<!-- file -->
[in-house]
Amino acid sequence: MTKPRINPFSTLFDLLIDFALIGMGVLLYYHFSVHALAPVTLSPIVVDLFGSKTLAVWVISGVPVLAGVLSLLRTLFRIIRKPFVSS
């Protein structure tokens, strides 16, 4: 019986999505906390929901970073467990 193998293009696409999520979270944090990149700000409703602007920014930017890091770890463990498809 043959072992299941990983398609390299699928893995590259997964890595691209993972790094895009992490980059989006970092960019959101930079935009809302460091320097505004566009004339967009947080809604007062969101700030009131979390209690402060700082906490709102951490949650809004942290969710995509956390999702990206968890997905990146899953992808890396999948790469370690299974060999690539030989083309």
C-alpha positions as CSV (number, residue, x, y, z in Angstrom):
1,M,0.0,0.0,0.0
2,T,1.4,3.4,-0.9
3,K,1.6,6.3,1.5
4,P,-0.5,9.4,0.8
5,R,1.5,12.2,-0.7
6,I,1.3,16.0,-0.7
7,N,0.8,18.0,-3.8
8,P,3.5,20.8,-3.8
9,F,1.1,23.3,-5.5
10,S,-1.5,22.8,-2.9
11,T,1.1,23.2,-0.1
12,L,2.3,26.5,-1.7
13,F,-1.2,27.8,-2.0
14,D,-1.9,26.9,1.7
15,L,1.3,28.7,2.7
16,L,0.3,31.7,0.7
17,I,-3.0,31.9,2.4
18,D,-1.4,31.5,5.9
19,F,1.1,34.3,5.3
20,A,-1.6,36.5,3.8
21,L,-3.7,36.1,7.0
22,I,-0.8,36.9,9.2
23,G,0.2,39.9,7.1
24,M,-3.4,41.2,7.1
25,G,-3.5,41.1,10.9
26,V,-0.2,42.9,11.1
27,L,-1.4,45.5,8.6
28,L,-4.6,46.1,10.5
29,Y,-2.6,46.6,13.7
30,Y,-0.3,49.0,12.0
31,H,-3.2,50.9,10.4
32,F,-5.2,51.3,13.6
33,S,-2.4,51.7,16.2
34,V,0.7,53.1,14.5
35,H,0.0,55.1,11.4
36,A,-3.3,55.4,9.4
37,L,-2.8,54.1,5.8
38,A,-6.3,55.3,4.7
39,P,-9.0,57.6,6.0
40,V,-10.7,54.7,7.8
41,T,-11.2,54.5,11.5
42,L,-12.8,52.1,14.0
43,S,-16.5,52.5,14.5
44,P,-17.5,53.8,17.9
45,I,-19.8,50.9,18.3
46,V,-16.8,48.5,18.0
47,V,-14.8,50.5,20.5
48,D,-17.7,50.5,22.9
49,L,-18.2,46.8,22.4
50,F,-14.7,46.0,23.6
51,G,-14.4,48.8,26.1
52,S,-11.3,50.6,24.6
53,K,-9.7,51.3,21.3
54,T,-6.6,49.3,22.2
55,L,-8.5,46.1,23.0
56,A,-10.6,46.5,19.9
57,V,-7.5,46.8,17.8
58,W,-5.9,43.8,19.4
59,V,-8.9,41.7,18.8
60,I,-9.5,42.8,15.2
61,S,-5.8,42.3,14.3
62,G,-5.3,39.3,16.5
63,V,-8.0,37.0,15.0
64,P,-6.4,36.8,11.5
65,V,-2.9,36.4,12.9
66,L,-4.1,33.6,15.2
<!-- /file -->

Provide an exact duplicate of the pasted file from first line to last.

[in-house]
Amino acid sequence: MTKPRINPFSTLFDLLIDFALIGMGVLLYYHFSVHALAPVTLSPIVVDLFGSKTLAVWVISGVPVLAGVLSLLRTLFRIIRKPFVSS
């Protein structure tokens, strides 16, 4: 019986999505906390929901970073467990 193998293009696409999520979270944090990149700000409703602007920014930017890091770890463990498809 043959072992299941990983398609390299699928893995590259997964890595691209993972790094895009992490980059989006970092960019959101930079935009809302460091320097505004566009004339967009947080809604007062969101700030009131979390209690402060700082906490709102951490949650809004942290969710995509956390999702990206968890997905990146899953992808890396999948790469370690299974060999690539030989083309």
C-alpha positions as CSV (number, residue, x, y, z in Angstrom):
1,M,0.0,0.0,0.0
2,T,1.4,3.4,-0.9
3,K,1.6,6.3,1.5
4,P,-0.5,9.4,0.8
5,R,1.5,12.2,-0.7
6,I,1.3,16.0,-0.7
7,N,0.8,18.0,-3.8
8,P,3.5,20.8,-3.8
9,F,1.1,23.3,-5.5
10,S,-1.5,22.8,-2.9
11,T,1.1,23.2,-0.1
12,L,2.3,26.5,-1.7
13,F,-1.2,27.8,-2.0
14,D,-1.9,26.9,1.7
15,L,1.3,28.7,2.7
16,L,0.3,31.7,0.7
17,I,-3.0,31.9,2.4
18,D,-1.4,31.5,5.9
19,F,1.1,34.3,5.3
20,A,-1.6,36.5,3.8
21,L,-3.7,36.1,7.0
22,I,-0.8,36.9,9.2
23,G,0.2,39.9,7.1
24,M,-3.4,41.2,7.1
25,G,-3.5,41.1,10.9
26,V,-0.2,42.9,11.1
27,L,-1.4,45.5,8.6
28,L,-4.6,46.1,10.5
29,Y,-2.6,46.6,13.7
30,Y,-0.3,49.0,12.0
31,H,-3.2,50.9,10.4
32,F,-5.2,51.3,13.6
33,S,-2.4,51.7,16.2
34,V,0.7,53.1,14.5
35,H,0.0,55.1,11.4
36,A,-3.3,55.4,9.4
37,L,-2.8,54.1,5.8
38,A,-6.3,55.3,4.7
39,P,-9.0,57.6,6.0
40,V,-10.7,54.7,7.8
41,T,-11.2,54.5,11.5
42,L,-12.8,52.1,14.0
43,S,-16.5,52.5,14.5
44,P,-17.5,53.8,17.9
45,I,-19.8,50.9,18.3
46,V,-16.8,48.5,18.0
47,V,-14.8,50.5,20.5
48,D,-17.7,50.5,22.9
49,L,-18.2,46.8,22.4
50,F,-14.7,46.0,23.6
51,G,-14.4,48.8,26.1
52,S,-11.3,50.6,24.6
53,K,-9.7,51.3,21.3
54,T,-6.6,49.3,22.2
55,L,-8.5,46.1,23.0
56,A,-10.6,46.5,19.9
57,V,-7.5,46.8,17.8
58,W,-5.9,43.8,19.4
59,V,-8.9,41.7,18.8
60,I,-9.5,42.8,15.2
61,S,-5.8,42.3,14.3
62,G,-5.3,39.3,16.5
63,V,-8.0,37.0,15.0
64,P,-6.4,36.8,11.5
65,V,-2.9,36.4,12.9
66,L,-4.1,33.6,15.2